Carter has taught me what it truly means to be a parent - what it means to give every bit of yourself over and live for another person. It's so easy with Jake and Natalie (his brother and sister) because everything seems so black and white. I love them with all of my heart and they're growing into incredible little people. With Carter, I'm parenting on a completely different level, something that is not possible to understand until you're doing it yourself. Every day is a challenge, scary even, but I start every morning with one goal in mind: To let the little boy inside of Carter be the happiest he can be. 

Tuesday, September 17, 2013

A Message to Sports Parents

Jacob has played soccer every year since he was three. We've had a couple years of t-ball and we're debating basketball this year as well. All these years, at every single game or practice, there is always at least one parent there who just doesn't get it. This is for them. 



To the parent who forces their child to play a sport they don't like
Your child's worth is not based on their extra curricular activities. I'm sorry that you never made it to the major leagues but there is a difference between encouraging your child to step outside of their comfort zone and try something new, and expecting your child to make up for your presumed shortcomings. You are setting them up for failure. Sure, encourage them to give it a try, but if it's not for them, that's okay too. By forcing them into activities that they don't like, you are robbing them of opportunities to pursue interests in which they could really flourish. Your kid doesn't like soccer? Fine, teach him how to fish. Your daughter's not a prima ballerina? Great, maybe she's the next Thoreau. As hard as it can be sometimes, you must realize that your own dreams are often exactly that...your own dreams. 


To the parent on the sidelines, shouting criticisms until your face turns blue,
You aren't a drill sergeant. And if you are, your incessant ranting is still distracting and obnoxious. Stand down soldier. Can you imagine being seven years old, out on a soccer field that seems like it goes on for miles. You're tired after a long day at school but you're out there playing anyway. You're trying, you really are, but you're just not at your best today. Then, Dad starts yelling. "Are you blind? Do you even know what a soccer ball looks like? What is wrong with you?" 

Why would you even want to play? Your child already knows if they missed that pitch or didn't block that goal. Why would you want to publicly berate and humiliate them? You're the one person in the world who should have their back no matter what and you are letting them down. This isn't the Yankees. Calm down. In elementary school, sports are supposed to be fun. Your kid isn't going to be any less successful in life if he isn't the next Derek Jeter by second grade. You're teaching them to place too much value on the wrong attributes, and you're passing on a nasty attitude as well. Little Johnny out there is learning that they are a disappointment in your eyes if they aren't the best or the fastest. Make it a point to let them know how much you love to watch them play...even when their team loses, even when they trip over the soccer ball and fall flat over their back, even when they forget they are even playing and start chasing each other around the field pretending they're zombies. Encourage their efforts, praise their perseverance and determination, and you will have a happier, more confident child.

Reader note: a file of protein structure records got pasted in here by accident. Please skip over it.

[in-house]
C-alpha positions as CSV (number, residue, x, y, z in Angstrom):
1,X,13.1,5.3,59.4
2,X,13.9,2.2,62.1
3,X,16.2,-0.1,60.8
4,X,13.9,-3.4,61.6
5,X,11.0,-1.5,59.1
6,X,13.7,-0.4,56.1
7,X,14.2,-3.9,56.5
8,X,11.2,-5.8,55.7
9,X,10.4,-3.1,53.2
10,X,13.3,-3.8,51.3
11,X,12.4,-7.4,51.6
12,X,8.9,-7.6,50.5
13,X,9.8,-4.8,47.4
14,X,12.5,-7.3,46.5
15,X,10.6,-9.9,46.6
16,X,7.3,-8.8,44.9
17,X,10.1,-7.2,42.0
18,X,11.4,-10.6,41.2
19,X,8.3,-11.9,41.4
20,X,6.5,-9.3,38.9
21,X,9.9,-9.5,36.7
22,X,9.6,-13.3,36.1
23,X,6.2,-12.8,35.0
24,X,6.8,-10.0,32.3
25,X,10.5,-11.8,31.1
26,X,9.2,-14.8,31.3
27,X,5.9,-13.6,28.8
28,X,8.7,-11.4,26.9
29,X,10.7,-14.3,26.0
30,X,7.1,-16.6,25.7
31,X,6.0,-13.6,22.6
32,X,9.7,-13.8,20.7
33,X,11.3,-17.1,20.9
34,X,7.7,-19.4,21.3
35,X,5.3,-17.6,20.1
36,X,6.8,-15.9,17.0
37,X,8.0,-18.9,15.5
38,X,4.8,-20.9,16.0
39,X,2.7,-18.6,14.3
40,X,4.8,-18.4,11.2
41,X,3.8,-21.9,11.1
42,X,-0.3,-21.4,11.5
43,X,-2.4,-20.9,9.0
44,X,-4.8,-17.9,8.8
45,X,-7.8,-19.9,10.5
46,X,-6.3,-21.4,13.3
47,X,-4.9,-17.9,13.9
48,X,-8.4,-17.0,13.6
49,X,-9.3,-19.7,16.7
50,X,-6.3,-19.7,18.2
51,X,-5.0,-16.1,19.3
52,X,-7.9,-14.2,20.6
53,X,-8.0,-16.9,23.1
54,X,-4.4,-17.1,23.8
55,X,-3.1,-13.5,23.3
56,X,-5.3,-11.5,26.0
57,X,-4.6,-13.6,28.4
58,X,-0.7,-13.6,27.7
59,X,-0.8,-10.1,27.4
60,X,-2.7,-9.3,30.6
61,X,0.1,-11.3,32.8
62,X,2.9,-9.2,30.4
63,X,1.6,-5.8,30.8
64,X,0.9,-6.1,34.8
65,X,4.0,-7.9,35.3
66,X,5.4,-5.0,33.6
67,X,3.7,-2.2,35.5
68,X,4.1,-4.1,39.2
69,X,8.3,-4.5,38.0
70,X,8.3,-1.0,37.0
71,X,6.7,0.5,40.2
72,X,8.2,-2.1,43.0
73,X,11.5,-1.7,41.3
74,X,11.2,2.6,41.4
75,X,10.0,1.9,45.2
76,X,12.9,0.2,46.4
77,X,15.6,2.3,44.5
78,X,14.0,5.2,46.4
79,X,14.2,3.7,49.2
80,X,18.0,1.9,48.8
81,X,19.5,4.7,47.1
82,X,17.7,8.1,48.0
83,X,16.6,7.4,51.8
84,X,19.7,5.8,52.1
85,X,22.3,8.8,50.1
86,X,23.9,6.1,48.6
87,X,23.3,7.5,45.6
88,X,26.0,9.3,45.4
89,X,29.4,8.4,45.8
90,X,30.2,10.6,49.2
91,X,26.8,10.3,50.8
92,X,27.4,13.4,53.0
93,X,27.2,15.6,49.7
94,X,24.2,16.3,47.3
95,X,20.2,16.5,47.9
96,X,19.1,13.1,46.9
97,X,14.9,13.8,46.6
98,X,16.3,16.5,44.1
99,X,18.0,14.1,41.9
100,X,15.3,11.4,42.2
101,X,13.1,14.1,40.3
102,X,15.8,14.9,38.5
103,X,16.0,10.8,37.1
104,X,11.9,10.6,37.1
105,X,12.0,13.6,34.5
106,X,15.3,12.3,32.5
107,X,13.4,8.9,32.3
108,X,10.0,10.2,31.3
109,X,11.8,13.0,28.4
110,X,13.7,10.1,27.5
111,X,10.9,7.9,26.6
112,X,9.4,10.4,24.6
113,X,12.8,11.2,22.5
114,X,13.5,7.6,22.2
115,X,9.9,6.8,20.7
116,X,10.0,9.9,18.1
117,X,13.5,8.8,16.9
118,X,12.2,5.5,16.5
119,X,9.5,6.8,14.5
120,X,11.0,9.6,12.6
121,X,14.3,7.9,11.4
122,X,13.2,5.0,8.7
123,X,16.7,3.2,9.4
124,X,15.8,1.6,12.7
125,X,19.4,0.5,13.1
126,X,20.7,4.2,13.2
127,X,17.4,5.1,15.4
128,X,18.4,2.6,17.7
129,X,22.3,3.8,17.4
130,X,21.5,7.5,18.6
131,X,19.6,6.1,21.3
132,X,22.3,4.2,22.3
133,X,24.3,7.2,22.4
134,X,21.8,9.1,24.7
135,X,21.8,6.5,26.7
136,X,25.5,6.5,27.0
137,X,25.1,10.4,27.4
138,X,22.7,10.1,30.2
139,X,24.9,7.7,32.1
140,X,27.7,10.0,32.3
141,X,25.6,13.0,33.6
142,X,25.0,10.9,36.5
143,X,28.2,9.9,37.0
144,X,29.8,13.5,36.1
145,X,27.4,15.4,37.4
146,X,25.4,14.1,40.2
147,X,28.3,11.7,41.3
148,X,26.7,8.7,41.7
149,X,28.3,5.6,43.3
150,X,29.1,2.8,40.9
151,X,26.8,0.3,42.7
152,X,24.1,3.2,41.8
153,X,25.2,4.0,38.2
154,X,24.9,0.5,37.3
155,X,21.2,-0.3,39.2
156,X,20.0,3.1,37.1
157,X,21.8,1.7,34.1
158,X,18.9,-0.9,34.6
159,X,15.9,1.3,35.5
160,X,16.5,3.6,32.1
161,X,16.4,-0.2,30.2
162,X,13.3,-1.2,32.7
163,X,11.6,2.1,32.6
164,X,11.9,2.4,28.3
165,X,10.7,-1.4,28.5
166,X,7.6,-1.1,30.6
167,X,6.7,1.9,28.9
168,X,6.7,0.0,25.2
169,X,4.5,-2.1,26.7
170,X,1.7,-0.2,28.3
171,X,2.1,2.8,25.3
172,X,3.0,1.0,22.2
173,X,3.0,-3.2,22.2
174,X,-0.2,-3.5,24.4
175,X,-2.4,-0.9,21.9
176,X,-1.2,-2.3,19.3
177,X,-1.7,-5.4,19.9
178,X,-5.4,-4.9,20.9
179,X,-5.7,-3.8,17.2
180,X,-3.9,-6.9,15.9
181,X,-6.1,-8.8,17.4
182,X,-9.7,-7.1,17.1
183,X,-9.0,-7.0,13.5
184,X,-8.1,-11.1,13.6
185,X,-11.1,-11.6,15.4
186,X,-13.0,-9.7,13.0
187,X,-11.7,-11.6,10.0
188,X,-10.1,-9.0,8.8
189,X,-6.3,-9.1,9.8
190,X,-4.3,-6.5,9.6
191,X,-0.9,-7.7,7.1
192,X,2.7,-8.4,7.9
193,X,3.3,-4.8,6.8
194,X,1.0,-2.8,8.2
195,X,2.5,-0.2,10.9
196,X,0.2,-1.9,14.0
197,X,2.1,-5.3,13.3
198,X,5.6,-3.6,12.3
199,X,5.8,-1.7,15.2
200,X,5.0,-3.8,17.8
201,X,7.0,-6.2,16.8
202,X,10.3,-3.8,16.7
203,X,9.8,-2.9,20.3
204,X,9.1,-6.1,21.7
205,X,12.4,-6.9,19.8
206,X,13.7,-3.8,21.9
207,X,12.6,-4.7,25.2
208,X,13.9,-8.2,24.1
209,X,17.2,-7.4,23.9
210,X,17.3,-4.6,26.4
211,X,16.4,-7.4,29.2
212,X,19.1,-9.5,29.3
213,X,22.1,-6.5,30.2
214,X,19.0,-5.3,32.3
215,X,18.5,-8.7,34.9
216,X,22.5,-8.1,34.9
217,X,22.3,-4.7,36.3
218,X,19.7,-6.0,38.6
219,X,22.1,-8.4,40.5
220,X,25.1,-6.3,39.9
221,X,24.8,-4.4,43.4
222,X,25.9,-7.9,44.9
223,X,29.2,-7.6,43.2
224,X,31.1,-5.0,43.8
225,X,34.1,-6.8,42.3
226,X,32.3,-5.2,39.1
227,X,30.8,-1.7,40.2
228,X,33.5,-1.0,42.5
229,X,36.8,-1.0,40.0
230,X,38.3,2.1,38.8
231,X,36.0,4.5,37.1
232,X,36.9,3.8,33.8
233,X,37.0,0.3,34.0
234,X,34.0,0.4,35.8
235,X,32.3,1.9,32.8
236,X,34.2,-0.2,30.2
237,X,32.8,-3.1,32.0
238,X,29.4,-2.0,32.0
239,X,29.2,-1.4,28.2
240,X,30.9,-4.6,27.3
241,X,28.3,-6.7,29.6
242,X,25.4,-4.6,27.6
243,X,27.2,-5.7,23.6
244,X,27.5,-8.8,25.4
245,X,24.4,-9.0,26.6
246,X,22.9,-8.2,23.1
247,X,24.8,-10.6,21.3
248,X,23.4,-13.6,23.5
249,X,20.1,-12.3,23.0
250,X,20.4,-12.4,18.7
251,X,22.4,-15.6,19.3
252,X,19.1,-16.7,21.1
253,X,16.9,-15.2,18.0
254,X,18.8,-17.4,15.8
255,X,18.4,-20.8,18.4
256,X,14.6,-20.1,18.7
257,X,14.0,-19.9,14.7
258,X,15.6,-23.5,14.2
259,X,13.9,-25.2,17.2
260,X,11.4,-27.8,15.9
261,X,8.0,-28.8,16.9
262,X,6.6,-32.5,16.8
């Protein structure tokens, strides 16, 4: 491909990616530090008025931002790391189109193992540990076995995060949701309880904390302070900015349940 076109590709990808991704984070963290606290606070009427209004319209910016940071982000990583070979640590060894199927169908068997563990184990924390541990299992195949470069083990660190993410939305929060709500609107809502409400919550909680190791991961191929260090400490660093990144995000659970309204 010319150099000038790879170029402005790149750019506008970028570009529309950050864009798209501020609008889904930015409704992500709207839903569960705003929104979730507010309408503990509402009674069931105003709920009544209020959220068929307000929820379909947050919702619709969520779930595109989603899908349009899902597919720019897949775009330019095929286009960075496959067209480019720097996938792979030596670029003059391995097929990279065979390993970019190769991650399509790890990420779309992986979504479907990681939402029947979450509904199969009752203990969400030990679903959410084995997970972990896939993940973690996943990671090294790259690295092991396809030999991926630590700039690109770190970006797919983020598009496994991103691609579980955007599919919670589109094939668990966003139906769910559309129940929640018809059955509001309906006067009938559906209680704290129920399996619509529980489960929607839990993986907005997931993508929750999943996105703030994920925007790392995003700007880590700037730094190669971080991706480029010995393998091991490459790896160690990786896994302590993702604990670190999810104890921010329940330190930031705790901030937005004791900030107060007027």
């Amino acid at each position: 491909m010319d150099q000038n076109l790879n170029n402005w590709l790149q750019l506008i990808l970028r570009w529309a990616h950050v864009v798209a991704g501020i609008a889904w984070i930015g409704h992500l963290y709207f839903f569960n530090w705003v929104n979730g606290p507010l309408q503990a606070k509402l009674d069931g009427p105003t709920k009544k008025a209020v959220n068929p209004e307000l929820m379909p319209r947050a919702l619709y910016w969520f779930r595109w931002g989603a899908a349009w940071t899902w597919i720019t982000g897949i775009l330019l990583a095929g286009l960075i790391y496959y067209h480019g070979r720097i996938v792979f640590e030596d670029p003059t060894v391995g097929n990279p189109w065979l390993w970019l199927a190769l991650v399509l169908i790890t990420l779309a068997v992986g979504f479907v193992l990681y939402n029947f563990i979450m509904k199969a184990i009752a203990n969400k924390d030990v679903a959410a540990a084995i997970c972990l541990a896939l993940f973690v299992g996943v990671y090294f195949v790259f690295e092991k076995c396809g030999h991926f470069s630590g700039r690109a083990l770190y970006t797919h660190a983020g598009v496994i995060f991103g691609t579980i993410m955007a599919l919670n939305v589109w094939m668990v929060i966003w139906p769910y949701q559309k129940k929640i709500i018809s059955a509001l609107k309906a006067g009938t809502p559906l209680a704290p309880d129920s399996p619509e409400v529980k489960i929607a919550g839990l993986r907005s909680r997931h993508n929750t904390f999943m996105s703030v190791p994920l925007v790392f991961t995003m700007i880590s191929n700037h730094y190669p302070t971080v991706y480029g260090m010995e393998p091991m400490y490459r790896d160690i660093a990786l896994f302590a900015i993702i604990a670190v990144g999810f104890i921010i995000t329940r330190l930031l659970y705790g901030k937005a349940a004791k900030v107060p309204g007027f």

To the parent whose face is buried in her iPhone until it's time to go,
You're missing out. Your children are growing up in front of you and you don't even see it...and trust me, your kids are noticing. Checking in at the soccer field and snapping a couple quick pictures as evidence of your being there does not mean you got the full experience. Your child is learning new skills, building relationships with his teammates, and often times looking to you for approval and you're missing it. How soul crushingly disappointing do you think that feels to them? Your child is venturing out into the world and that's really freaking scary for them. They still need your support, your praise, your encouragement. They aren't going to get it if your face is buried in a phone. Trust me, that Pinterest meatloaf recipe that you will never make can wait. Hell, your dinner is coming from a drive-thru tonight anyway. Prove to your kids that they are number one in your life. Drop the technology and just be involved. 



My rant for the night is over :) Thanks for reading!

Monday, August 26, 2013

Fatty McFatterson (must die)

When I meet someone for the first time, the first thing I do is tell them my name. The second thing I do, is find some way to apologize for being fat.

It's hard to believe there was ever a time where I bordered on anorexia. Before I had kids, I would go into a full blown panic if my size 2 jeans started to get snug and I would stop eating for days at a time. I loved being tiny. Then I found out I was pregnant. If you had asked me then, I would have told you that my routine didn't change that much. That I didn't eat that much, that I was still pretty active. I blamed it all on the gestational diabetes and the insulin resistance that comes along with polycystic ovarian syndrome. I'm a great bullshitter. I did everything I could to shift the blame. In retrospect, it was my lack of action that made me fat. I dropped the gym altogether and my eating habits became so incredibly unhealthy that the numbers on the scale just continued to climb.